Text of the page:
Apr 9, 2009 | 4
CHICAGO--Think a little gossip is harmless? Beware: new research says gossiping can be a form of warfare in which information is used as a weapon that could potentially damage a competitor's reputation. An effective defense, according to the study released here last week at the annual meeting of the American Association of Physical Anthropologists: friends.
Study author Nicole Hess, an evolutionary psychologist at Washington State University in Vancouver, says she instructed 500 subjects to imagine that they were competing for a promotion within a corporation. She then had them read a list of positive and negative statements, or “gossip,” about their rival for the promotion, and asked them how likely they would be to relay each tidbit to others in the office.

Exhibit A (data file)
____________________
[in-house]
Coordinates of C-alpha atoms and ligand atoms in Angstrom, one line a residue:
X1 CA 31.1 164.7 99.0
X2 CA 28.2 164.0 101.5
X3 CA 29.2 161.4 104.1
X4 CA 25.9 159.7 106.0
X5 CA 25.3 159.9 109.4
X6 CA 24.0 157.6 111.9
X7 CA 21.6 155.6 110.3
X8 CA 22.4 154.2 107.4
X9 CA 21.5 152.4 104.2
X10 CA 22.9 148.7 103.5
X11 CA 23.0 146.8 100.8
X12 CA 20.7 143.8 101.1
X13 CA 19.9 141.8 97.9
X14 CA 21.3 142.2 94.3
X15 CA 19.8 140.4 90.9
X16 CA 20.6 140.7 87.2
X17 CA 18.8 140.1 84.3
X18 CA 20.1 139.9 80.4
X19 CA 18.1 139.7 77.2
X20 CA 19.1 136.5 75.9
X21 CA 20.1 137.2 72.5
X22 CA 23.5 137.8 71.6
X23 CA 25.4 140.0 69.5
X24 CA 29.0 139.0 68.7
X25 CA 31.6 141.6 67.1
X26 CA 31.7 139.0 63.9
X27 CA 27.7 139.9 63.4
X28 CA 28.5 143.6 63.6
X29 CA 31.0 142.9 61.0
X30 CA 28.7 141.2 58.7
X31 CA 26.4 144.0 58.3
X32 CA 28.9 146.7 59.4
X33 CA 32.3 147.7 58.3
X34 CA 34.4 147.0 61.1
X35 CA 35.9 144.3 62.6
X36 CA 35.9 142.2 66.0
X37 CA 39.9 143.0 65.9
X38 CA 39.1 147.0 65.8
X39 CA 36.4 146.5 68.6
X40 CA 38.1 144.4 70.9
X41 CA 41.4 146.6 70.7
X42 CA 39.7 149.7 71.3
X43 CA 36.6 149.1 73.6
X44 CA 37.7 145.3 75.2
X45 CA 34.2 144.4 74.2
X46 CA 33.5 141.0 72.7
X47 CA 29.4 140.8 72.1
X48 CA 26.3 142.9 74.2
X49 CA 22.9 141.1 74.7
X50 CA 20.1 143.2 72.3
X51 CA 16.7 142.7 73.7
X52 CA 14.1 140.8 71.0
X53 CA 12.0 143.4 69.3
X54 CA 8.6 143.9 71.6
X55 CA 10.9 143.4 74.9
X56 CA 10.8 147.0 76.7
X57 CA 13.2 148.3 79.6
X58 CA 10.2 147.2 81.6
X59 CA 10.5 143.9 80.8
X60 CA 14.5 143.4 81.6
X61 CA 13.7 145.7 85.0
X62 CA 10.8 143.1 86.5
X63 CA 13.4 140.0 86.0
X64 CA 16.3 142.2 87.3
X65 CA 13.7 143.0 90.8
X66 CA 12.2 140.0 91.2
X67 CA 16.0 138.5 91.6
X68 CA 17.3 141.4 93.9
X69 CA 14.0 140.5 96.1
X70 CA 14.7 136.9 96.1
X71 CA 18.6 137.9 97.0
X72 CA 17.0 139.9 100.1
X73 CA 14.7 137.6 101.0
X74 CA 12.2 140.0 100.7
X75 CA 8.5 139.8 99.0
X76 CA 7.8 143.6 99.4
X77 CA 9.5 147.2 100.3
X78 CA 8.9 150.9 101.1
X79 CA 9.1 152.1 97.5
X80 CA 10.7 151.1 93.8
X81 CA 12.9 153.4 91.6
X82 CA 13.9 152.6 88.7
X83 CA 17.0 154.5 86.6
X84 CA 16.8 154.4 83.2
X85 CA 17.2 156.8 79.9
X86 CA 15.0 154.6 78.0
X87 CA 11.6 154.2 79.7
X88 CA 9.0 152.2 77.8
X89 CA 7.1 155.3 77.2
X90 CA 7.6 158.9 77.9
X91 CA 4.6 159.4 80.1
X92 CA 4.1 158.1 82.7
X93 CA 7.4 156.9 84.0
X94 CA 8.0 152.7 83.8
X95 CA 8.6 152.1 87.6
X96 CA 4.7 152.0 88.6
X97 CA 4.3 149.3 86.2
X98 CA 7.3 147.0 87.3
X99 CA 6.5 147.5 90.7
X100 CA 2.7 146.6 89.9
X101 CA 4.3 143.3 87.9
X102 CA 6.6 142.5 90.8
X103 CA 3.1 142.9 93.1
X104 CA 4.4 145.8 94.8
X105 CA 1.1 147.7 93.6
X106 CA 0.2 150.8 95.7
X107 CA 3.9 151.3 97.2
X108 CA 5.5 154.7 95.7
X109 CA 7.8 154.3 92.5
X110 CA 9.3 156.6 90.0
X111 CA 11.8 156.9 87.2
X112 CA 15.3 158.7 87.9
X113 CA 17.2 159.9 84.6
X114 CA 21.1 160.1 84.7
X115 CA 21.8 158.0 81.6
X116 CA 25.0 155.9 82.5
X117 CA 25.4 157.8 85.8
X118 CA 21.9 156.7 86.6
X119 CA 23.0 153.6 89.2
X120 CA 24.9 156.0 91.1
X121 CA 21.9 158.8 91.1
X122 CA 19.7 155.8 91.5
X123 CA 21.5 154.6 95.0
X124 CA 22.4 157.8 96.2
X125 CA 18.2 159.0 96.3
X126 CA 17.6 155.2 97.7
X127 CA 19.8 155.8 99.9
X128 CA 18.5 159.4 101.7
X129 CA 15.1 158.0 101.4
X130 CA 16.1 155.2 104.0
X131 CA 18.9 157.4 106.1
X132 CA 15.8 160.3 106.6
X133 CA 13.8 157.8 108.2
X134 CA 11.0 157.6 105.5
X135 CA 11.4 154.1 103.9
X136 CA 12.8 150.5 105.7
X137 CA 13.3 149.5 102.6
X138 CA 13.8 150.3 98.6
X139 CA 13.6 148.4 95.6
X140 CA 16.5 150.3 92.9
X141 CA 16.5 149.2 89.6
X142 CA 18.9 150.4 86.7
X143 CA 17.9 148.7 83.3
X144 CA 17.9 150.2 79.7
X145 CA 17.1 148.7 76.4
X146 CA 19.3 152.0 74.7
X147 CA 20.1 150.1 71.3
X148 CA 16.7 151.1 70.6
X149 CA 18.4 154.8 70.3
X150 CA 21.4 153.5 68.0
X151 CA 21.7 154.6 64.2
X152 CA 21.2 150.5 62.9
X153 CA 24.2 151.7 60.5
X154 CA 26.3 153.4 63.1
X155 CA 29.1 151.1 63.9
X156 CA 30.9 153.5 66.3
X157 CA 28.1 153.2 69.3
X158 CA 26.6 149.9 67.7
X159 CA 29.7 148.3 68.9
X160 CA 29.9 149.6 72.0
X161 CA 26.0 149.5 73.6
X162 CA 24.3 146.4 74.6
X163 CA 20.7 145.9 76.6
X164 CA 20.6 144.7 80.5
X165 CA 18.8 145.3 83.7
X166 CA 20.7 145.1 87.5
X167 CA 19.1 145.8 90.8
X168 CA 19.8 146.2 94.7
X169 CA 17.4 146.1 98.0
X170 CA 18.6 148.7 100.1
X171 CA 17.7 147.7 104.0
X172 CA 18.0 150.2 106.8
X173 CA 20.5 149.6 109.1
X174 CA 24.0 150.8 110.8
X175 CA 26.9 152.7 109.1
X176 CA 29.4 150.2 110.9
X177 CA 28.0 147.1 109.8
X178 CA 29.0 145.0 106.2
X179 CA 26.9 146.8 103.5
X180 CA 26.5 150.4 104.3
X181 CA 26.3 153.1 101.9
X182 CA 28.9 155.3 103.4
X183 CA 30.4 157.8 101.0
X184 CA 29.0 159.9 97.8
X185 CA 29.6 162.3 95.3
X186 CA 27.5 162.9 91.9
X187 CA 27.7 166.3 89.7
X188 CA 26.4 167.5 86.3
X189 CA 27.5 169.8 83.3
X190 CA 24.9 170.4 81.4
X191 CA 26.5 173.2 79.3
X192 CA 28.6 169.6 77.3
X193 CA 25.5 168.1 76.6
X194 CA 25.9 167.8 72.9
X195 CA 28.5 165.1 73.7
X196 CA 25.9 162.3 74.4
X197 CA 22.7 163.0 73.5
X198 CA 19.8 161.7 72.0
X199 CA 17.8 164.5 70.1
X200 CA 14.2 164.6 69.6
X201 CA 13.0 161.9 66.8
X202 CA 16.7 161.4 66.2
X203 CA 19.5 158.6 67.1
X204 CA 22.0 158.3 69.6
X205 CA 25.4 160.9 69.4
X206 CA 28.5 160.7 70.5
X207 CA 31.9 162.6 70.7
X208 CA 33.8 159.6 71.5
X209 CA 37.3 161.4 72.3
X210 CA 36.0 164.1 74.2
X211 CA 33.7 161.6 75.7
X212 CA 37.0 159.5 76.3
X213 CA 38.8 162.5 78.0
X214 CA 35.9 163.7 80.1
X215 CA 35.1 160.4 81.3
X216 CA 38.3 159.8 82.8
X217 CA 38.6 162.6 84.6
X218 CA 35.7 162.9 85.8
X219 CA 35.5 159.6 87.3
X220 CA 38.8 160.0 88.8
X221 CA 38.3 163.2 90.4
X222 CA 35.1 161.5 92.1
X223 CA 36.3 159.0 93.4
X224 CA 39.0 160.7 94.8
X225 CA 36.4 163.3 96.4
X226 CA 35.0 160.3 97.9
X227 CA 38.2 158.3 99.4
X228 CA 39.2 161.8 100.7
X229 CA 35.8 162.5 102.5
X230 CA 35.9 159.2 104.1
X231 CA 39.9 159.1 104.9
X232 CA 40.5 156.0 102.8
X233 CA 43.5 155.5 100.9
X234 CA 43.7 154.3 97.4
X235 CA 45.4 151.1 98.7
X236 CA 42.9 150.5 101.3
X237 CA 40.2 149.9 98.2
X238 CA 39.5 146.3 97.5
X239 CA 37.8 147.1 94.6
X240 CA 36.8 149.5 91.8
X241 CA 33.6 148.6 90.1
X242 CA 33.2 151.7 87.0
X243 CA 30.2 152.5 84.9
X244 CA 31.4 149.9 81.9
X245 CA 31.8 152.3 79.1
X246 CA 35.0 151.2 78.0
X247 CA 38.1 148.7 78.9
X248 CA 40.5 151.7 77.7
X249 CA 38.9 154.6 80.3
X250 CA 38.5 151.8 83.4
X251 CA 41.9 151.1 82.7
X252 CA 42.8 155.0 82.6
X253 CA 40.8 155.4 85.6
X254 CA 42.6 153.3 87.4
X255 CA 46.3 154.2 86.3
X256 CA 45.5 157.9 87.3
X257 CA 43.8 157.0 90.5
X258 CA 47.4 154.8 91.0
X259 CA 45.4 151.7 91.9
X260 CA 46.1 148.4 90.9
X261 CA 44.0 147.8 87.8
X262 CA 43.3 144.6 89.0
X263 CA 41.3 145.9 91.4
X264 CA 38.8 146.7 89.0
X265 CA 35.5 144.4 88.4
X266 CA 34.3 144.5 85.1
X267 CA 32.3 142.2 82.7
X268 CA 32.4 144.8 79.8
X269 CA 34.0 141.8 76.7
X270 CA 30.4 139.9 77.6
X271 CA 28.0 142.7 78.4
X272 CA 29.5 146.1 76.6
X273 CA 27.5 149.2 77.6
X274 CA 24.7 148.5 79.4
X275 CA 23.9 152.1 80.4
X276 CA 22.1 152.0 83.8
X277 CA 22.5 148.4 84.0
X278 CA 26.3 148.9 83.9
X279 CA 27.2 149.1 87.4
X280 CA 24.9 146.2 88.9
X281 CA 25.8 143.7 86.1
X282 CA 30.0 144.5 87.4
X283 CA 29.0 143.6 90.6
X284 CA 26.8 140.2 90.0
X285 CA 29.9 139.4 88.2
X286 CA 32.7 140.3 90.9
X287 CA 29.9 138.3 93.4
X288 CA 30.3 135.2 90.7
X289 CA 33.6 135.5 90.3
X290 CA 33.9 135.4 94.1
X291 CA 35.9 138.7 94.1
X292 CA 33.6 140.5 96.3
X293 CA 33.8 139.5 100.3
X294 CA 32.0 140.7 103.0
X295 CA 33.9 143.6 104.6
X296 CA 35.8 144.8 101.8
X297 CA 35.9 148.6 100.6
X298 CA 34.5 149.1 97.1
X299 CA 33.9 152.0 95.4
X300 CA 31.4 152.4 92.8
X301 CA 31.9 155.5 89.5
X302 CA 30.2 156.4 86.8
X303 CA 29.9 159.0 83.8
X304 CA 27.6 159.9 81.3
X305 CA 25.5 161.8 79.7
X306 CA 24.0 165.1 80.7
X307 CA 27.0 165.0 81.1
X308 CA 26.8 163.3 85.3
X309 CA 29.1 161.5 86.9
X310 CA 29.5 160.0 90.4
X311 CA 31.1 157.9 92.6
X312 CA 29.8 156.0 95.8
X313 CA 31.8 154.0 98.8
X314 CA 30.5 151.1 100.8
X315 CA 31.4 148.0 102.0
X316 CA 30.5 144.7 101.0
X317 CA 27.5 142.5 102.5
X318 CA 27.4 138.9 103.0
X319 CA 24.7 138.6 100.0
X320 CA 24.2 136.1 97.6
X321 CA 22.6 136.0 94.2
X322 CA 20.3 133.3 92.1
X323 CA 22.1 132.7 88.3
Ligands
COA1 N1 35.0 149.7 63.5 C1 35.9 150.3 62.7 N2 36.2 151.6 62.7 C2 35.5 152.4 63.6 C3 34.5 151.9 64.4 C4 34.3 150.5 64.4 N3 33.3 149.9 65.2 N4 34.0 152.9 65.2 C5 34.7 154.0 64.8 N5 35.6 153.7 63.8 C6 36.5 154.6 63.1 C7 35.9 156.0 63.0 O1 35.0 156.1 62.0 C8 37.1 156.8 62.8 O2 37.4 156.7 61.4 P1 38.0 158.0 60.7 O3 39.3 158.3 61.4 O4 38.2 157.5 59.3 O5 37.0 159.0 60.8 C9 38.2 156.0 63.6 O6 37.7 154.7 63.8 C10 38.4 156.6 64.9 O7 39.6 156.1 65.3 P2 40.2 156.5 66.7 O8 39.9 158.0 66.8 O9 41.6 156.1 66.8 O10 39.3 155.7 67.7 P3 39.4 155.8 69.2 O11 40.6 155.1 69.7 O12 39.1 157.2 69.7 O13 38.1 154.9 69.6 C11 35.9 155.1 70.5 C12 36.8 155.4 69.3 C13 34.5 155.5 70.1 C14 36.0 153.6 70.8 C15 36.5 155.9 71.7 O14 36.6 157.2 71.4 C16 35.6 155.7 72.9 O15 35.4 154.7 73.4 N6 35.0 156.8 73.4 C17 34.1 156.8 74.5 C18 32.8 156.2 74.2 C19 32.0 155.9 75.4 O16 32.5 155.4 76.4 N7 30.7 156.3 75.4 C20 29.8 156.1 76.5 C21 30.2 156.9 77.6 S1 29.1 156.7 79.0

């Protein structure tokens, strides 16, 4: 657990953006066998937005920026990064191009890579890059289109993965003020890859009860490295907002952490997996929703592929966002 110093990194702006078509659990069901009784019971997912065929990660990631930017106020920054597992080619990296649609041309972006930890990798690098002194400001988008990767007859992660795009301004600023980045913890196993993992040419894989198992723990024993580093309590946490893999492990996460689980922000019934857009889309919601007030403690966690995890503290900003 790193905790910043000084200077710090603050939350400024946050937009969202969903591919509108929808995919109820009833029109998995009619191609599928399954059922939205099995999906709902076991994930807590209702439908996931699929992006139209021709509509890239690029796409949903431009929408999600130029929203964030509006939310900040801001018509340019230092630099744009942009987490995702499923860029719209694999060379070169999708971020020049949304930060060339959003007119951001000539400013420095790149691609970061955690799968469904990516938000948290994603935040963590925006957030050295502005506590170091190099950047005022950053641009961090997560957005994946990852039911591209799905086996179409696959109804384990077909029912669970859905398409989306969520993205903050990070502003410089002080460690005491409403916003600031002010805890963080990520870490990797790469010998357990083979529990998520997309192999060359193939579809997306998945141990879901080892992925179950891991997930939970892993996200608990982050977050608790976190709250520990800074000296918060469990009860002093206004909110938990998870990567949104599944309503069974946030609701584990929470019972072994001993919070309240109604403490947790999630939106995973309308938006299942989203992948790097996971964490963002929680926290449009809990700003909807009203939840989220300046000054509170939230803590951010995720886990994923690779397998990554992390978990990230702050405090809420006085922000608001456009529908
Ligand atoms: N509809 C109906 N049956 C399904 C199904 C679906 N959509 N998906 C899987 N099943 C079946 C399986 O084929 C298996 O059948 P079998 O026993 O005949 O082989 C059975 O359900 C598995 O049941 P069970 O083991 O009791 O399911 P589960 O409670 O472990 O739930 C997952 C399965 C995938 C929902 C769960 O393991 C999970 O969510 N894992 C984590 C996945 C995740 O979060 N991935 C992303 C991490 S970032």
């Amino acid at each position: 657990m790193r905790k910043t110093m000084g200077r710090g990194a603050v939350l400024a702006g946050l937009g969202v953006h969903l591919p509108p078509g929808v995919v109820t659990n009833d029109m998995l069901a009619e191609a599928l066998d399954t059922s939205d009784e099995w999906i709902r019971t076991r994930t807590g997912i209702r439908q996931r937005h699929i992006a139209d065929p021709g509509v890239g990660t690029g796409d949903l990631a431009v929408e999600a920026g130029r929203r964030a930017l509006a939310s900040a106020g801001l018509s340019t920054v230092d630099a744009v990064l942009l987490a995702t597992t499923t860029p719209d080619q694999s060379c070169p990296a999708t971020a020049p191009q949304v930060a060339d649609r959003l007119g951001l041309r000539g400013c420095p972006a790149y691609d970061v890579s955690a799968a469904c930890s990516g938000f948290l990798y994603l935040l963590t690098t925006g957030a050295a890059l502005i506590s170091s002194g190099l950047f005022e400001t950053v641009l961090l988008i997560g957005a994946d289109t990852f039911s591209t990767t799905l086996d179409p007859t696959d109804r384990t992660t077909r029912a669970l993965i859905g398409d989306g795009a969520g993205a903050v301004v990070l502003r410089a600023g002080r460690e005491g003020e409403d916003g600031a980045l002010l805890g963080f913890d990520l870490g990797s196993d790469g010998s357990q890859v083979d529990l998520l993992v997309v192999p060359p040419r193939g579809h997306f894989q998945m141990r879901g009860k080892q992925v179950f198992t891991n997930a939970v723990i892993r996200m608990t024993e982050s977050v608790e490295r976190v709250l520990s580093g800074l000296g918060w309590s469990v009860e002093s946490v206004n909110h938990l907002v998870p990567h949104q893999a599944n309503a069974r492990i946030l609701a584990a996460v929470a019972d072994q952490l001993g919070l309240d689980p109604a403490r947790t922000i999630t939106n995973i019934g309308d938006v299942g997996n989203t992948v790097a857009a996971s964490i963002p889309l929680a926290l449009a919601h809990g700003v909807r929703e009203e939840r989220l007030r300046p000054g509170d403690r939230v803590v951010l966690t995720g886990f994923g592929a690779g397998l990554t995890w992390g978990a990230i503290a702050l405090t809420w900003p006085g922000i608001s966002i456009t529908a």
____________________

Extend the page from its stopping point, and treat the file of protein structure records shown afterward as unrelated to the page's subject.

Deadline: Jun 30 2013
Reward: $1,000,000 USD
This is a Reduction-to-Practice Challenge that requires written documentation and&
Deadline: Aug 31 2013
Reward: $100,000 USD
The Geoffrey Beene Foundation Alzheimer’s Initiative (GBFAI) is launching the 2013 Geoffrey Beene Global NeuroDiscovery Challenge whose
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